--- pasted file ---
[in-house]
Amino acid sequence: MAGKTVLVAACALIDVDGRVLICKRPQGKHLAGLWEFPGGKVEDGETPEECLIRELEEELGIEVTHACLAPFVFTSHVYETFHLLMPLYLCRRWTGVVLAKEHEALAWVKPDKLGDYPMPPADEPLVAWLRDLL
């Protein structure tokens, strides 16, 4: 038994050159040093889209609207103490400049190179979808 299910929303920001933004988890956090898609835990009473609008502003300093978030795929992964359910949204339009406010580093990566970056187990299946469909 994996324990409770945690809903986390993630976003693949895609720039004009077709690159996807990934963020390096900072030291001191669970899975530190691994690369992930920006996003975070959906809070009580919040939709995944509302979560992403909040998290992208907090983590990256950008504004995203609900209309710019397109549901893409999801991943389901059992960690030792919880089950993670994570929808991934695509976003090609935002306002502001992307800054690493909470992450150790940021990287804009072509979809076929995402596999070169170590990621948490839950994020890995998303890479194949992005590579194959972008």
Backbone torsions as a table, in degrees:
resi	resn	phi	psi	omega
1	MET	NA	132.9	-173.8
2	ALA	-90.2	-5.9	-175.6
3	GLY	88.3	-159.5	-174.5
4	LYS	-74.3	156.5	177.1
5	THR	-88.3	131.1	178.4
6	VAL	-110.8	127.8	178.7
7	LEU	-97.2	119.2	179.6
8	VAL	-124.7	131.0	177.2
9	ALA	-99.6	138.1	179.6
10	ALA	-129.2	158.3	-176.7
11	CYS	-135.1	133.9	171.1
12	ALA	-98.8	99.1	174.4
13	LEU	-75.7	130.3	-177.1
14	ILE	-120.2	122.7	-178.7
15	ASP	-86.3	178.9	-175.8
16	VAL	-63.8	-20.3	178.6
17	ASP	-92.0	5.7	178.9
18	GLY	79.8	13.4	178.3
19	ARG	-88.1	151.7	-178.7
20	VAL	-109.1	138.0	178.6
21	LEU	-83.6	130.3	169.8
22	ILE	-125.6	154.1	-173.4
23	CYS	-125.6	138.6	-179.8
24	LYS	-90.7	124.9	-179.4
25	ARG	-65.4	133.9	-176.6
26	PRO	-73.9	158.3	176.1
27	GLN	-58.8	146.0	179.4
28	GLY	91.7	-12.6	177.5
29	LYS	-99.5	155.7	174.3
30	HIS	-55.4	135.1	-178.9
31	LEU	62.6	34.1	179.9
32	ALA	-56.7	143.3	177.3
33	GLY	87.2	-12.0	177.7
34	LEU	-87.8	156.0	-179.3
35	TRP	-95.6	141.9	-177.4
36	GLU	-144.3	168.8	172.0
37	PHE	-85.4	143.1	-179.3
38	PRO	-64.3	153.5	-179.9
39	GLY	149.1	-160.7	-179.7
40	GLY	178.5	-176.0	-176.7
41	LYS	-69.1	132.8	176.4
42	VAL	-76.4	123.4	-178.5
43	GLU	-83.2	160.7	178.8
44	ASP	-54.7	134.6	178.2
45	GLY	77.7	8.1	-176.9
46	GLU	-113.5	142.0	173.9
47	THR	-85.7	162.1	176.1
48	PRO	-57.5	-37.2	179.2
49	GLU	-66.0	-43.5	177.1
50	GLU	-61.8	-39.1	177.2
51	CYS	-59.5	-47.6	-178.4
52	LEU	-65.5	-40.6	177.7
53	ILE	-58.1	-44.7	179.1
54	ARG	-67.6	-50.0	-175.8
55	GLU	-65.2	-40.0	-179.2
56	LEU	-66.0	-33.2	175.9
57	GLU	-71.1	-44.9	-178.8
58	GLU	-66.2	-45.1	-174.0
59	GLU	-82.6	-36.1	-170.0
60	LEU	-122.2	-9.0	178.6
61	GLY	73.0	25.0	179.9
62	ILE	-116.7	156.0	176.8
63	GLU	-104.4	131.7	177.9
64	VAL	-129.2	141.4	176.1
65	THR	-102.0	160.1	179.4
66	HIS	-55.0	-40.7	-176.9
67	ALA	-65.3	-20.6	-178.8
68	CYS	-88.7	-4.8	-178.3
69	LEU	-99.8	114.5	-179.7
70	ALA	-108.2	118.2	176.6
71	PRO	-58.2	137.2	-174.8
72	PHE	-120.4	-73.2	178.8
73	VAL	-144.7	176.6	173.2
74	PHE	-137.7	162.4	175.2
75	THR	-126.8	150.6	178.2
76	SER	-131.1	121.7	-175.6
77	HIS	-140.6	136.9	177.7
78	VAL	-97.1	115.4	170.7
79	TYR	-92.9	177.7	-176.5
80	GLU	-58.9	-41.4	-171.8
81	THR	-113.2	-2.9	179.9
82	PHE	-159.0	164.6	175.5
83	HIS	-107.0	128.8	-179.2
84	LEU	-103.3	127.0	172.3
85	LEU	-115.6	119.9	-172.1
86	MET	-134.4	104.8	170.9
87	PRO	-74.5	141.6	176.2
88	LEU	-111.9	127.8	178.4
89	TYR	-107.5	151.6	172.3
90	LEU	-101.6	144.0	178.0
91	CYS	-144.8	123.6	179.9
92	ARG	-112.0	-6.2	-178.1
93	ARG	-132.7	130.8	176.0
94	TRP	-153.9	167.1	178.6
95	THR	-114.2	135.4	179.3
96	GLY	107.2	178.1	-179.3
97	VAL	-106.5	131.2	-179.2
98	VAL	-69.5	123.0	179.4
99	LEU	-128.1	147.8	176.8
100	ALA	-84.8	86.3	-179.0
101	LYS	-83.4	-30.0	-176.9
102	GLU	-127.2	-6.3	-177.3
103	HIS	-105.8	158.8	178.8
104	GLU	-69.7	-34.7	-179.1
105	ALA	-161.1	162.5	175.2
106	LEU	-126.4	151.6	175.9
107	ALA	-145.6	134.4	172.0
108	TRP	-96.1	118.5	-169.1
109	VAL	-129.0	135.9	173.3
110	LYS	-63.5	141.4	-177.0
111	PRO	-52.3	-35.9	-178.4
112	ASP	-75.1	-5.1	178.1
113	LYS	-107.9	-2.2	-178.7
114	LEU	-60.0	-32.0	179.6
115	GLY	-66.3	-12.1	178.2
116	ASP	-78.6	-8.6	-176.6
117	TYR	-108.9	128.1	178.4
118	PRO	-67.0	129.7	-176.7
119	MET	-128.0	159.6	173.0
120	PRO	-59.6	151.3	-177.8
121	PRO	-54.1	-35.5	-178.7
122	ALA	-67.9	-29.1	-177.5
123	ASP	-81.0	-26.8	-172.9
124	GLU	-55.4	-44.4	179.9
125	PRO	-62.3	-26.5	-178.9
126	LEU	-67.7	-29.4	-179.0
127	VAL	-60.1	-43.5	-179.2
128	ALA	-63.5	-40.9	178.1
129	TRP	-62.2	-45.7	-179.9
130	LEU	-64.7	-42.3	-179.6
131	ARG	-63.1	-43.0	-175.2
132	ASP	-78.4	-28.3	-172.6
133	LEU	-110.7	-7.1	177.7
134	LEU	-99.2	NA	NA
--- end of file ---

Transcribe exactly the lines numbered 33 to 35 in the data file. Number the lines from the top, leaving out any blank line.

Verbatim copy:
28	GLY	91.7	-12.6	177.5
29	LYS	-99.5	155.7	174.3
30	HIS	-55.4	135.1	-178.9